Wyoming Game and Fish Department officials are concerned about fishhooks disfiguring the trout along Wyoming’s prized stretch of the North Platte River, where some trout are caught and released several times per year.
During a recent study, “We saw some pretty gnarly injuries in some of the fish,” biologist Matt Hahn told Cowboy State Daily.
“Luckily so far, the worst injuries we found in a minority of trout this fall,” added Hahn, who is the Game and Fish regional fisheries supervisor for the Casper region.
The matter could center on the longstanding debate among anglers over whether it’s best to use barbed or barbless hooks, fishing guide Trent Tatum told Cowboy State Daily.
He favors barbless hooks, but said that fish injuries frequently result from people being careless, regardless of the type of hook used.
“I don’t know why people have to be in a hurry” and possibility ripping out parts of the mouths of fish, said Tatum, who is co-owner of North Platte Lodge and The Reef Fly Shop Cottages and RV in Alcova.
He assisted Game and Fish biologists with the fish study along the North Platte this past fall. It involved stunning fish with electroshock so they could be retrieved and examined.
Injuries to fish are rated on a scale of 0-4, with zero meaning the fish appeared to be completely uninjured, and 4 indicating severe and even possibly life-threatening damage.
Along various points of the North Platte, preliminary results of the fall 2023 study indicate that injury rates varied by location.
On the famed Miracle Mile stretch, 21.4% of the trout “had noticeable injury,” Hahn said.
At Gray Reef it was 12.2%, on the stretch running though Casper it was 6.9%, and at Big Muddy 3.9%.
“Those figures represent the cumulative number of adult fish that ranked as either a 3 or 4 on the severity index scale of 0-4,” he said.
On the lower end of the scale, the percentages were much higher, Hahn said.
“The percent of the adult population showing any sign of being caught is much higher — non-zero on the scale — 72.6% at Miracle Mile, 64.6% at Gray Reef, 24.3% in Casper and 17.6% at Big Muddy,” he said.
The high end of severity includes things such as mangling of a fish’s mouth that could impede its ability to eat, injuries to gills, broken jaws or destroyed eyeballs.
The sheer number of injuries or other signs of fish having been caught might reflect the popularity of the North Platte as a catch-and-release fishery, Hahn said.
Anglers may keep a few of the fish they catch on stretches of the river, but apparently most do not, he said.
“Every once in a while, if grandma wants trout for dinner, people will keep fish they catch on the North Platte,” but for the most part they don’t, Hahn said.
“It’s a little unique, where you have pretty much a purely catch-and-release fishery. A lot of these fish are caught and released several times a year,” he said.
Also, the rates of injury or signs of being previously caught were higher in rainbow trout than for brown trout. That could be because brown trout are more difficult to catch, Hahn said.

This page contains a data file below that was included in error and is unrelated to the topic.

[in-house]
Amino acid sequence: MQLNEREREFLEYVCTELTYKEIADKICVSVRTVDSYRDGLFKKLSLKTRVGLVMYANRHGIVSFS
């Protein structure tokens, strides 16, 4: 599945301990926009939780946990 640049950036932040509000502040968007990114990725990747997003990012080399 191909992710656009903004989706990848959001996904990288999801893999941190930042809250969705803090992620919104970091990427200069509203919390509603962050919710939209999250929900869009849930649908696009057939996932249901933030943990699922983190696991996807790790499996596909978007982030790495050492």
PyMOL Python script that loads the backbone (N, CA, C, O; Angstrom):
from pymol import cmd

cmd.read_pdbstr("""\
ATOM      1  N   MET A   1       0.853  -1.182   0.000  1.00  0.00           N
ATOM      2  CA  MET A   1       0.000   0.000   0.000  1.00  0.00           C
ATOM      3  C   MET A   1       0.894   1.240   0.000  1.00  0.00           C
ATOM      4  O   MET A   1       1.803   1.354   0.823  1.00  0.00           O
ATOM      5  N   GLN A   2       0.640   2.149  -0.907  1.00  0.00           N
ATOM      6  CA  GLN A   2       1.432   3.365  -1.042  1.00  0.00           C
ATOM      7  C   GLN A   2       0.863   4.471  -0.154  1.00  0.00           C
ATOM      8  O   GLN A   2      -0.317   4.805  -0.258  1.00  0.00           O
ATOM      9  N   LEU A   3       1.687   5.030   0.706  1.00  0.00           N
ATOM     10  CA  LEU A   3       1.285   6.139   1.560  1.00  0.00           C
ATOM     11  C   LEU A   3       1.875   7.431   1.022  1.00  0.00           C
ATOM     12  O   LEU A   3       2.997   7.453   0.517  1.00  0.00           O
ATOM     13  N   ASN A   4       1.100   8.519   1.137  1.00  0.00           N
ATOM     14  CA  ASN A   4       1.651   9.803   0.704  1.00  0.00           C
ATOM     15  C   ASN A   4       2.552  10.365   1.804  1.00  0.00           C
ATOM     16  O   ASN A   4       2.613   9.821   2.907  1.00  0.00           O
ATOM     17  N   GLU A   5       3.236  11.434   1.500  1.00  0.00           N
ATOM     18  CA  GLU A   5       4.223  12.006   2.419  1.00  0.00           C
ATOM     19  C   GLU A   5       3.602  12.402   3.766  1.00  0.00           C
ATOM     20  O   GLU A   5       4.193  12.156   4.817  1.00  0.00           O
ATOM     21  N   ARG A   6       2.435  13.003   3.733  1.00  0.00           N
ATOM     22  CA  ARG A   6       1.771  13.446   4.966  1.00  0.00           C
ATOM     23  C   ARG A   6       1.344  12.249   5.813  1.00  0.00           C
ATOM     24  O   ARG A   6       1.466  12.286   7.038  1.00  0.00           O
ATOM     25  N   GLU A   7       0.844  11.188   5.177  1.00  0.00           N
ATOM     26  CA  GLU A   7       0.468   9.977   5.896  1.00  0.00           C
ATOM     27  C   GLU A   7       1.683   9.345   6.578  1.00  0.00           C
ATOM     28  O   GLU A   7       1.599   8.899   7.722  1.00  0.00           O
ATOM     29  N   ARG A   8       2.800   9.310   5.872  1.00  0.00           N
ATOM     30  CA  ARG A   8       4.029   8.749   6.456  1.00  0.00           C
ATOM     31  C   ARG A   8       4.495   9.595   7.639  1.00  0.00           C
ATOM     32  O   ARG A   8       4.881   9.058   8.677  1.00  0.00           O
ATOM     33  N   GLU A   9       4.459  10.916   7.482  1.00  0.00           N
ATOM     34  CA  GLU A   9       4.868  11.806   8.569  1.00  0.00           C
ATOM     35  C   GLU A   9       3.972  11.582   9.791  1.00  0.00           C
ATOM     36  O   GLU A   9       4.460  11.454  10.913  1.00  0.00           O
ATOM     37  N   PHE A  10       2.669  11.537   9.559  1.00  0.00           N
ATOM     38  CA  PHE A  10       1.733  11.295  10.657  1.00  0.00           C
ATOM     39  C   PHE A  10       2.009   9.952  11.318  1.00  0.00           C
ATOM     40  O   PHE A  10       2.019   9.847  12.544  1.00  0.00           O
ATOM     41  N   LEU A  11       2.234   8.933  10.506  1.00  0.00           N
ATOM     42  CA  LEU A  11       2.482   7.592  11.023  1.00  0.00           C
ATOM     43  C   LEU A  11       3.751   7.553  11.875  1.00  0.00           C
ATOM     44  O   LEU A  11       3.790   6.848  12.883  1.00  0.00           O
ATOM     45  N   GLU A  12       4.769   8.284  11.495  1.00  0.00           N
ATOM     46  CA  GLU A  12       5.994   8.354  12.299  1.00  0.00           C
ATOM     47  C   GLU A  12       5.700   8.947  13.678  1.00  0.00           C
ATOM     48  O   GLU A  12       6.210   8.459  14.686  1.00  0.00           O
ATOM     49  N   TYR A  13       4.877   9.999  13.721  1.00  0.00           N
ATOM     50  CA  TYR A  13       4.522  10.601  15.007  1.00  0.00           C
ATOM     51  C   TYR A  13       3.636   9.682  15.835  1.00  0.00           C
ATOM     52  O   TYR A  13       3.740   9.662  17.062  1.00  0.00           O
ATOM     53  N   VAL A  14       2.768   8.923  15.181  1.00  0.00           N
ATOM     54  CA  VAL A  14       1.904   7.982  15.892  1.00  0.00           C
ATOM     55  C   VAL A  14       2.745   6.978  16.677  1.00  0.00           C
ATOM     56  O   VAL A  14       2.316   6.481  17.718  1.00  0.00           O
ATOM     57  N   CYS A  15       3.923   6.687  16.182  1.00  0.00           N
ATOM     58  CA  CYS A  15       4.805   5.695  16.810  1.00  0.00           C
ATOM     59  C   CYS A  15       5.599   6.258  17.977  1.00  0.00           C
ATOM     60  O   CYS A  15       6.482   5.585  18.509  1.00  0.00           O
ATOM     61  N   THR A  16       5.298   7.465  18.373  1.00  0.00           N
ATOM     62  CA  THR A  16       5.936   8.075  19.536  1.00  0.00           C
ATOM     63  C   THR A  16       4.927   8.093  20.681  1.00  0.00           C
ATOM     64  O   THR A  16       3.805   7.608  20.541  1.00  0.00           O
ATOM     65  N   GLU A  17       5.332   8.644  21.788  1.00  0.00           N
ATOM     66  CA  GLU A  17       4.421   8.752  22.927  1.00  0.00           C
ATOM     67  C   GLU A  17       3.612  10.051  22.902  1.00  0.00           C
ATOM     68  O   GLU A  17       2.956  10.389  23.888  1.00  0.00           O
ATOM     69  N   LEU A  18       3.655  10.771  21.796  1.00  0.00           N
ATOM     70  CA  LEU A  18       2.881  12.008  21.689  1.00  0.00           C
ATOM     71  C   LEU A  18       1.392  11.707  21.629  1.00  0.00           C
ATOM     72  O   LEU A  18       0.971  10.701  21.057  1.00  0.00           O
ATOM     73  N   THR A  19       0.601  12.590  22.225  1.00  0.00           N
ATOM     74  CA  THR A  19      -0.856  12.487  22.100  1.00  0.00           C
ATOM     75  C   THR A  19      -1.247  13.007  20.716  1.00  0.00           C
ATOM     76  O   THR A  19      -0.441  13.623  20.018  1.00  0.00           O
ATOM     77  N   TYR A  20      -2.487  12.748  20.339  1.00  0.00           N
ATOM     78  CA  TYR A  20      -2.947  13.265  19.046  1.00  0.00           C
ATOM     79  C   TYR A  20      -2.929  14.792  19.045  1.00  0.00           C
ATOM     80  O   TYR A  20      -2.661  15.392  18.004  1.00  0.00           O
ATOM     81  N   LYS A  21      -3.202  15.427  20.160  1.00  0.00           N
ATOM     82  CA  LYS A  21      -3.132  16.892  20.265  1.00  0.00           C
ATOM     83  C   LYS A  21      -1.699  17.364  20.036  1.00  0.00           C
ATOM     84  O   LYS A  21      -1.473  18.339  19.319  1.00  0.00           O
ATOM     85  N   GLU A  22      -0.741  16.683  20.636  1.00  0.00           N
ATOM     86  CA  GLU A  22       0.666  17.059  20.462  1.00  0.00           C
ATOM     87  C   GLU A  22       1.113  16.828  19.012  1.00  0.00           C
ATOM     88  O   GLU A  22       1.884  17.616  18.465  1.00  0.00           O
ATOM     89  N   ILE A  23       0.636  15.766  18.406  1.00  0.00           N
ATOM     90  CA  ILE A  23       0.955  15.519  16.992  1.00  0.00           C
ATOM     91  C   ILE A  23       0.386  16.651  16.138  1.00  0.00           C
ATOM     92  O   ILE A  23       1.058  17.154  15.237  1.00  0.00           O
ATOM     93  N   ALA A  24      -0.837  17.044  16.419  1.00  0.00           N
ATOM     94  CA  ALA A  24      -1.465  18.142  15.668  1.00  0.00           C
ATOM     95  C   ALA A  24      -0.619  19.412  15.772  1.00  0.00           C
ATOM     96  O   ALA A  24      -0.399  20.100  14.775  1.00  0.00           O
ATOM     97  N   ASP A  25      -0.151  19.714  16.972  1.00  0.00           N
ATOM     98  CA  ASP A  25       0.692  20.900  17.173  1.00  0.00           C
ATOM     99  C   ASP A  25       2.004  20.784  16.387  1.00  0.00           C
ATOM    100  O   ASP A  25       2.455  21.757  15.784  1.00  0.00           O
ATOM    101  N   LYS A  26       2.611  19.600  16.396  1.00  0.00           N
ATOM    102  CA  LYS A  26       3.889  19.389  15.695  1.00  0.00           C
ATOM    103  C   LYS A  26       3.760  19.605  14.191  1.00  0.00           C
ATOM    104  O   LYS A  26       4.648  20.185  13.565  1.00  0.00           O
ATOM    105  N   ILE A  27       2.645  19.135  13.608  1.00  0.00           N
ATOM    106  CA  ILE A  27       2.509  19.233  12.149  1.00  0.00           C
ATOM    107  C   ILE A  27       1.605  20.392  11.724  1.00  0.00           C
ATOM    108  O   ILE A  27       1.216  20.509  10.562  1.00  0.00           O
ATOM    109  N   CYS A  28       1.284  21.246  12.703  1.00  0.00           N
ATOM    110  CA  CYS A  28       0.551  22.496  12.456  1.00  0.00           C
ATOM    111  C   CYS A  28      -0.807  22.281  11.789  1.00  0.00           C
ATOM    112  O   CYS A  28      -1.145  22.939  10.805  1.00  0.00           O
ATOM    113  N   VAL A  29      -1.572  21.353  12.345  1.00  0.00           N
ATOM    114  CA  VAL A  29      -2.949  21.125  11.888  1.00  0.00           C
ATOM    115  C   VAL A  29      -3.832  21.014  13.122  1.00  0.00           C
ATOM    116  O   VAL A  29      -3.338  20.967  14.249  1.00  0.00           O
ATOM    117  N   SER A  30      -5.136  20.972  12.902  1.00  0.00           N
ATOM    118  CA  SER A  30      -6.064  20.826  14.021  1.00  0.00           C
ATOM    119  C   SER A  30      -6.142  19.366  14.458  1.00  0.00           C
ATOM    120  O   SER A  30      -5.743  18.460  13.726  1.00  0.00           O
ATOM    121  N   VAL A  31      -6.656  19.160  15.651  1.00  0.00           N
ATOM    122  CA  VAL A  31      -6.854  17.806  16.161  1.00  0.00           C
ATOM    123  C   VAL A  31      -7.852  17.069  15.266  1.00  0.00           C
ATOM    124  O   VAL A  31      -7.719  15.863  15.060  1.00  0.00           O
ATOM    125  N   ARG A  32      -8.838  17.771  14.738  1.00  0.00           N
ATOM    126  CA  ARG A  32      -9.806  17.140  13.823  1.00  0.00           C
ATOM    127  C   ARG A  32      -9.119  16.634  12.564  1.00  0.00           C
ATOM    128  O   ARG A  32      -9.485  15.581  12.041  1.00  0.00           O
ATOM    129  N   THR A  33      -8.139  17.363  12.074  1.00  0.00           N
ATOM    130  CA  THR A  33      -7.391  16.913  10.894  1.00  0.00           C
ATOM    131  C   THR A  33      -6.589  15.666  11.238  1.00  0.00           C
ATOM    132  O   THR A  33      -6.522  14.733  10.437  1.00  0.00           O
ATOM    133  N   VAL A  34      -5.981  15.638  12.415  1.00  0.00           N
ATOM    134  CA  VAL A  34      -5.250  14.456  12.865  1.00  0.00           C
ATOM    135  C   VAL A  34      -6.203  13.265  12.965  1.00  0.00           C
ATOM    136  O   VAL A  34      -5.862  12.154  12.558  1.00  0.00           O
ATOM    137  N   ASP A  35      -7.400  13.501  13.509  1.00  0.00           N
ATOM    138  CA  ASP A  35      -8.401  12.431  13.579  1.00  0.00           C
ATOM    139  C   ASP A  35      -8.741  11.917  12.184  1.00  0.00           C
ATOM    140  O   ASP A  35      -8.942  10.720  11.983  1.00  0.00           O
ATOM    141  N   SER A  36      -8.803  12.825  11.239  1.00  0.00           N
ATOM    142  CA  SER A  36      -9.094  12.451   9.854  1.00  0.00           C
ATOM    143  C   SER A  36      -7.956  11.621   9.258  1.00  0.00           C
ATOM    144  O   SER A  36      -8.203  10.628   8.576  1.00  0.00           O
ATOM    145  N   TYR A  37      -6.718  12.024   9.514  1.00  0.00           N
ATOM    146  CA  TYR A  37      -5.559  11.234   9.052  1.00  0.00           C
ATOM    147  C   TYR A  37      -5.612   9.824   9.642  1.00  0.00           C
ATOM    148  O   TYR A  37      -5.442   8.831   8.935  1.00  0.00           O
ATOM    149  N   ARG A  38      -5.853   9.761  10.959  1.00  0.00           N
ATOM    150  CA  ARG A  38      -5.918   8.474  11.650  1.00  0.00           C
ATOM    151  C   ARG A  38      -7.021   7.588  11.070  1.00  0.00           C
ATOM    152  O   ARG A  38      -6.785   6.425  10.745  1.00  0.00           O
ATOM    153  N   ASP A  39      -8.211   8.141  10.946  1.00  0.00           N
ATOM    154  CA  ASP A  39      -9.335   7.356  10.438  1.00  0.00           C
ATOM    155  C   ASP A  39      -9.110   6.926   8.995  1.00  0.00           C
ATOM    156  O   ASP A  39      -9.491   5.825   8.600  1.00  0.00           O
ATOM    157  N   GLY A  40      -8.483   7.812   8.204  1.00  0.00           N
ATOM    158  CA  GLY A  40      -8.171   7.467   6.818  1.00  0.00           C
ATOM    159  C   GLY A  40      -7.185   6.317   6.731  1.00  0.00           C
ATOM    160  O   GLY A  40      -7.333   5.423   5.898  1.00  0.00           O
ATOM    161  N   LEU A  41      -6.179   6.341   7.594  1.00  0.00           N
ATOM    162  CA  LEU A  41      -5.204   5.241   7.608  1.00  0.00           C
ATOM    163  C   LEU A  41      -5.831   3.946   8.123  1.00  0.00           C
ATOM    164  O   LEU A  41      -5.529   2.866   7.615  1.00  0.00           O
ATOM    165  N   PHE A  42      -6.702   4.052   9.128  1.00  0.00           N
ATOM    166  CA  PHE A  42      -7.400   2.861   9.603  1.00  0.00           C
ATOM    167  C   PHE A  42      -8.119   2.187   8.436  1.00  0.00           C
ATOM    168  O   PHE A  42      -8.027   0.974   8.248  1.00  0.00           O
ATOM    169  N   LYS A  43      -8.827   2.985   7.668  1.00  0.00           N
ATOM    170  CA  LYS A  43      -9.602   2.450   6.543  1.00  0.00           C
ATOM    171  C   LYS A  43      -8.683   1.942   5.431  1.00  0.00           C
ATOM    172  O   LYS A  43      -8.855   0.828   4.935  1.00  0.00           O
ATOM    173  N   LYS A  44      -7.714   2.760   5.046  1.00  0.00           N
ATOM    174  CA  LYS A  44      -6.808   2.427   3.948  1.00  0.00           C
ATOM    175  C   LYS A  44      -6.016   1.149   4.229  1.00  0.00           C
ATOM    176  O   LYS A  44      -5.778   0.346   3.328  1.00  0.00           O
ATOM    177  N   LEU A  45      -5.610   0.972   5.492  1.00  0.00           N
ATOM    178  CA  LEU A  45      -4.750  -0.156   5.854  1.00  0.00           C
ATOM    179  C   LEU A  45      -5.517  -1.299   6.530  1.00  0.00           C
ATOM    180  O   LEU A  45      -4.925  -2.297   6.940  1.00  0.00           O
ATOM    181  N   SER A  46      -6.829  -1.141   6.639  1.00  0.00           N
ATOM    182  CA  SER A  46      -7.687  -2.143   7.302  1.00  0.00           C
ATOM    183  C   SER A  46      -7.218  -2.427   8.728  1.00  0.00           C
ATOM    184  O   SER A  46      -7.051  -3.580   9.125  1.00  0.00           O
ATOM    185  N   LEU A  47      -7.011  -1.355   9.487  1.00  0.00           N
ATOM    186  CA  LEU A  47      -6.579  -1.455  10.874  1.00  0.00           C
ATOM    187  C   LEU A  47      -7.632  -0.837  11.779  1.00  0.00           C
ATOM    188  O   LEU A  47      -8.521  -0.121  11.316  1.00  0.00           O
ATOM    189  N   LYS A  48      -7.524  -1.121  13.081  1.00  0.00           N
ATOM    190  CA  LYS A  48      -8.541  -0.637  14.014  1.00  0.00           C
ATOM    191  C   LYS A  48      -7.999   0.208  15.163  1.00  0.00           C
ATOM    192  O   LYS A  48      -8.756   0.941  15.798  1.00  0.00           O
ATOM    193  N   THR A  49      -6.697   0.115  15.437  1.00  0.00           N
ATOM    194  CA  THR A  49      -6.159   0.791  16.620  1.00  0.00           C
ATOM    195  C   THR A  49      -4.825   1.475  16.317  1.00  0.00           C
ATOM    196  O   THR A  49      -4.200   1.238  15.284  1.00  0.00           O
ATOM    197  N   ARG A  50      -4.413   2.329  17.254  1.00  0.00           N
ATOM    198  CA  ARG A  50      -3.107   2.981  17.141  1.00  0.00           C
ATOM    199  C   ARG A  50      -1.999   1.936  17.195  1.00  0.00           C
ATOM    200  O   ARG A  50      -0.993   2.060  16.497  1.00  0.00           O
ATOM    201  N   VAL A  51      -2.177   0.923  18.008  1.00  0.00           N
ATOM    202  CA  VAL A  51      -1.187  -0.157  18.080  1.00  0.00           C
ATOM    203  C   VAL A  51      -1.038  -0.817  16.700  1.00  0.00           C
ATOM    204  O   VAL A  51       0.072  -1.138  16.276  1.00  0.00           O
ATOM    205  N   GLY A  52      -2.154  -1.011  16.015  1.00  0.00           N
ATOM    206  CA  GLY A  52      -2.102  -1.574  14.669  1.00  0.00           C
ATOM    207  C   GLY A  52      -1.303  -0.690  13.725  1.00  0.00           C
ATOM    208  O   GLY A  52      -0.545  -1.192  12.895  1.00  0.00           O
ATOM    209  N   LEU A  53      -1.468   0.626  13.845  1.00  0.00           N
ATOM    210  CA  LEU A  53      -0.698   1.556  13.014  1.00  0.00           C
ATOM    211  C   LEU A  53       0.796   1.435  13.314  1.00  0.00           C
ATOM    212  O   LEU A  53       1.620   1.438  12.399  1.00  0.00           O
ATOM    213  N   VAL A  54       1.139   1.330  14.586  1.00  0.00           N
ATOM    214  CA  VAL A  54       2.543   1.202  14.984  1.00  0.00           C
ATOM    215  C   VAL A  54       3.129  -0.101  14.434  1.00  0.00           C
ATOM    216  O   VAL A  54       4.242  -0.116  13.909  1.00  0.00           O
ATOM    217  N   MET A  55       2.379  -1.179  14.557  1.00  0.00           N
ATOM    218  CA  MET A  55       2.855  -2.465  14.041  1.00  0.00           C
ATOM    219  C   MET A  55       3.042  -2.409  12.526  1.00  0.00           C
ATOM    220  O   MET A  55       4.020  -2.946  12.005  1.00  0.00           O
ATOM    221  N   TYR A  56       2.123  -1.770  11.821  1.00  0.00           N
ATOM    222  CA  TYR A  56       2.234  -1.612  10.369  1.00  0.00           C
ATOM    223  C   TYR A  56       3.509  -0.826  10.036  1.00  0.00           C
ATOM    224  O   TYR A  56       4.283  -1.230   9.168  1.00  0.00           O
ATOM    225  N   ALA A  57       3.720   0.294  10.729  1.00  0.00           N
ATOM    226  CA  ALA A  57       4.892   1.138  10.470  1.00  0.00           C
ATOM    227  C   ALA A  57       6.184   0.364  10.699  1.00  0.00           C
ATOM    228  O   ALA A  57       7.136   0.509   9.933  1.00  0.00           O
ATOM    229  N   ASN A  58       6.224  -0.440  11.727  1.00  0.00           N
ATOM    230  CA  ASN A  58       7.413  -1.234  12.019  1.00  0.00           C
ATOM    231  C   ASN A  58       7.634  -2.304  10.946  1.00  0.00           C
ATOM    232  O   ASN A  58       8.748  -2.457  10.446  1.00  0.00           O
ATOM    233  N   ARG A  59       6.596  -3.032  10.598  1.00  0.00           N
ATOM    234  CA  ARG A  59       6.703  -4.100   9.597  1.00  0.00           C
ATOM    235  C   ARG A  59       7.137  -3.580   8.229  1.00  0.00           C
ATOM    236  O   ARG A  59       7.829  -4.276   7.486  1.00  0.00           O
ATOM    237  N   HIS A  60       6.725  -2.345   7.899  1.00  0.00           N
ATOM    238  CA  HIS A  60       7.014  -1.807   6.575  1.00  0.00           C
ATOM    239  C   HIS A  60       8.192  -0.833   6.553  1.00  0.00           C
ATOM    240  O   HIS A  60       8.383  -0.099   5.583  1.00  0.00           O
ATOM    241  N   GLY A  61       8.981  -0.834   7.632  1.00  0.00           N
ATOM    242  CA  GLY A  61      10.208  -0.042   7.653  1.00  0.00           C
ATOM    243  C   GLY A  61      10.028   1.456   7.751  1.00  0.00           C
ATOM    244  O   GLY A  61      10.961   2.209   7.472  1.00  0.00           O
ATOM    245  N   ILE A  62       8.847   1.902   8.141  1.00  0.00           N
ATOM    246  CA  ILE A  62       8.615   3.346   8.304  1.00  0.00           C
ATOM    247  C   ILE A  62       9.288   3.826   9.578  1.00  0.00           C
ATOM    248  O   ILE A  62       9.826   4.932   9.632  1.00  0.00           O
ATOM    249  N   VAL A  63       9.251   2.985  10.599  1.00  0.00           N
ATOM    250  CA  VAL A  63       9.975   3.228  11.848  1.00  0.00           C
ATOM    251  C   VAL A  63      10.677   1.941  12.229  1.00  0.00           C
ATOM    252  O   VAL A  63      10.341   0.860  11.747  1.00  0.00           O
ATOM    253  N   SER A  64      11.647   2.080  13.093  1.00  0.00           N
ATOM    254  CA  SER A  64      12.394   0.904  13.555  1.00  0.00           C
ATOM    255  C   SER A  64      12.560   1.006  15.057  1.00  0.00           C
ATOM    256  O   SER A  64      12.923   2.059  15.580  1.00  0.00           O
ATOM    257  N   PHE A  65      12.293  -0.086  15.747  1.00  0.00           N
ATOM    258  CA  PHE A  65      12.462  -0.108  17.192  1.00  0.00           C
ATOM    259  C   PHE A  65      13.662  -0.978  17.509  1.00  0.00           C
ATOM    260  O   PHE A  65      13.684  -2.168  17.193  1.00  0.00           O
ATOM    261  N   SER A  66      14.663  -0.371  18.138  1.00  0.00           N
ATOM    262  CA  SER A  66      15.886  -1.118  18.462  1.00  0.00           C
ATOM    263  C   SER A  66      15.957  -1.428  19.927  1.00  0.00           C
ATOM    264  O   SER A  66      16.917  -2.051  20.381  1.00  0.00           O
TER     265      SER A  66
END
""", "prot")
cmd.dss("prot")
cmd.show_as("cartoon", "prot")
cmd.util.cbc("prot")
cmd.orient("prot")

He’d like to delve further into how the North Platte compares to other fisheries, where catch-and-release might not be so common.
Hahn said initial inquiries with other Game and Fish regional offices indicate that perhaps the injury rates in other Wyoming fisheries are lower, but it will take more study to prove that.
He’d also like to compare data with fisheries in neighboring states, such as Montana and Idaho.
More Pressure In Certain Areas?
Tatum said that fish injury rates on the North Platte might have been driven by anglers having to concentrate on certain sections of the river this past summer and fall.
Runoff from the massive snowfall during the winter of 2022-2023 left the river and many of its tributaries churning. And heavy storms throughout the summer didn’t help.
“We had borderline biblical monsoon events” that left parts of the river too swollen and muddy to fish, Tatum said.
So, anglers tended to bunch up on stretches of the river that remained clear, or on nearby lakes and reservoirs.
Barbed, Or Barbless?
Tatum said he prefers to fish with barbless hooks and encourages his clients to do so, because it’s so much easier to pull a barbless hook out without ripping a fish’s flesh.
It can also be a matter of personal safety.
“It’s really handy if you accidentally hook yourself, or somebody else accidentally hooks you,” Tatum said. “It can be heck of a lot easier to back that barbless hook out.”
Avid angler and fishing guide Christopher Rice of Laramie said he prefers barbless hooks for himself.
“When I buy a fly, or when I’m tying my own flies, I use barbless,” he said.
However, most of his clients like to use barbed hooks.
“With a barbed hook, there’s less of a chance that the fish will escape while it’s thrashing around back and forth,” said Rice, who owns Gem City Custom Rod and Flies.
What Does The Public Think?
Hahn said he isn’t taking a stand one way or the other in the barbed-barbless hook debate.
Instead, Game and Fish would like to hear from the public about that, and any other matters of concern on the North Platte.
Reports from the fall fish study should be finalized by spring, so he’d like to host a public meeting and hear what anglers have to say.
“We are going to try to do a public meeting at some point this spring,” he said. “We haven’t set a date yet, but maybe sometime in March, because that’s when a lot of people are thinking about going fishing again.”
Mark Heinz can be reached at email@example.com.